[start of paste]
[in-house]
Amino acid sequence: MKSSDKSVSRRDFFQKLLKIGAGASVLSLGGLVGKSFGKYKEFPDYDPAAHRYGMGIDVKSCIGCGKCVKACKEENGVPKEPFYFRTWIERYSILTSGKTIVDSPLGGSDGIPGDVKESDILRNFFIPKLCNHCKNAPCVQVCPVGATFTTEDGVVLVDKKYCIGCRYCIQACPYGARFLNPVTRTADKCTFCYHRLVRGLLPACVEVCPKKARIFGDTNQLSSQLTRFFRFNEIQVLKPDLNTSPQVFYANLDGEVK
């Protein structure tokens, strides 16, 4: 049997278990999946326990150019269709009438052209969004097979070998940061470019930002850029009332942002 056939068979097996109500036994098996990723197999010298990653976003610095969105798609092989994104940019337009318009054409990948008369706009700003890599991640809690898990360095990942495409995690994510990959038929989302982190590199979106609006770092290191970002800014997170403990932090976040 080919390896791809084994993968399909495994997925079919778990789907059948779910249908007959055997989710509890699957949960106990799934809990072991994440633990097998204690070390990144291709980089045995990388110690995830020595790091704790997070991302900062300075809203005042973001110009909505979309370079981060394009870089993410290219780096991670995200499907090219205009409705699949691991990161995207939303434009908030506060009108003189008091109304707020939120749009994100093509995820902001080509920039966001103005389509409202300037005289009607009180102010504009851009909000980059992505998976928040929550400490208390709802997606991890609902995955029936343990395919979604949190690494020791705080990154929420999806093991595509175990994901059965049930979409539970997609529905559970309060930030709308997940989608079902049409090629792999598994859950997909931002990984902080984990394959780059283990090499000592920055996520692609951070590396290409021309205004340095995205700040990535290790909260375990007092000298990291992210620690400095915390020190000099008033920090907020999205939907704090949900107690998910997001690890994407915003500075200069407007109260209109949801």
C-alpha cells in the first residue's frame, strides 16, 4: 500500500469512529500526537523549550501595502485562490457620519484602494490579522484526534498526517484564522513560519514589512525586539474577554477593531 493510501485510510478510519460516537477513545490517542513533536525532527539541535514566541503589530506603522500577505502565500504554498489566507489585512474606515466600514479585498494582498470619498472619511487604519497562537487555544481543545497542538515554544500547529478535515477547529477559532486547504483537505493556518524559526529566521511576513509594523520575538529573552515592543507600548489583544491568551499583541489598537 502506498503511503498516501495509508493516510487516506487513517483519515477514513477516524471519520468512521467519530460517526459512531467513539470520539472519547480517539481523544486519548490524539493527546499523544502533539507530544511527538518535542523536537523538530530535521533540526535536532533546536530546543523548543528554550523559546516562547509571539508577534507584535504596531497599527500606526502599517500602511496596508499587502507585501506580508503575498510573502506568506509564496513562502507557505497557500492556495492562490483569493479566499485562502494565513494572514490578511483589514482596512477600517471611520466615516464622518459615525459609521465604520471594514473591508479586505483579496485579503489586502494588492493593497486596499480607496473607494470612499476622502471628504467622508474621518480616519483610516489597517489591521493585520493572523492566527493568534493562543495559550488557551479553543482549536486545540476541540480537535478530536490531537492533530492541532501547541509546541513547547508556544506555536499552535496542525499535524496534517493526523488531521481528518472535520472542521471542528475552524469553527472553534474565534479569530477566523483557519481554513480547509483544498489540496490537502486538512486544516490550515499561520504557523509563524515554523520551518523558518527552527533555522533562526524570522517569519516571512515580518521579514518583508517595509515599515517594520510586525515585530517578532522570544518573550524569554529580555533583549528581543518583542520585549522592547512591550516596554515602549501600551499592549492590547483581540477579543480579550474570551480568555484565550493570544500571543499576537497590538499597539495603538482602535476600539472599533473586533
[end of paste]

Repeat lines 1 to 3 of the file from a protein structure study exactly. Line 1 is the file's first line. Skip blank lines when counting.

[in-house]
Amino acid sequence: MKSSDKSVSRRDFFQKLLKIGAGASVLSLGGLVGKSFGKYKEFPDYDPAAHRYGMGIDVKSCIGCGKCVKACKEENGVPKEPFYFRTWIERYSILTSGKTIVDSPLGGSDGIPGDVKESDILRNFFIPKLCNHCKNAPCVQVCPVGATFTTEDGVVLVDKKYCIGCRYCIQACPYGARFLNPVTRTADKCTFCYHRLVRGLLPACVEVCPKKARIFGDTNQLSSQLTRFFRFNEIQVLKPDLNTSPQVFYANLDGEVK
């Protein structure tokens, strides 16, 4: 049997278990999946326990150019269709009438052209969004097979070998940061470019930002850029009332942002 056939068979097996109500036994098996990723197999010298990653976003610095969105798609092989994104940019337009318009054409990948008369706009700003890599991640809690898990360095990942495409995690994510990959038929989302982190590199979106609006770092290191970002800014997170403990932090976040 080919390896791809084994993968399909495994997925079919778990789907059948779910249908007959055997989710509890699957949960106990799934809990072991994440633990097998204690070390990144291709980089045995990388110690995830020595790091704790997070991302900062300075809203005042973001110009909505979309370079981060394009870089993410290219780096991670995200499907090219205009409705699949691991990161995207939303434009908030506060009108003189008091109304707020939120749009994100093509995820902001080509920039966001103005389509409202300037005289009607009180102010504009851009909000980059992505998976928040929550400490208390709802997606991890609902995955029936343990395919979604949190690494020791705080990154929420999806093991595509175990994901059965049930979409539970997609529905559970309060930030709308997940989608079902049409090629792999598994859950997909931002990984902080984990394959780059283990090499000592920055996520692609951070590396290409021309205004340095995205700040990535290790909260375990007092000298990291992210620690400095915390020190000099008033920090907020999205939907704090949900107690998910997001690890994407915003500075200069407007109260209109949801």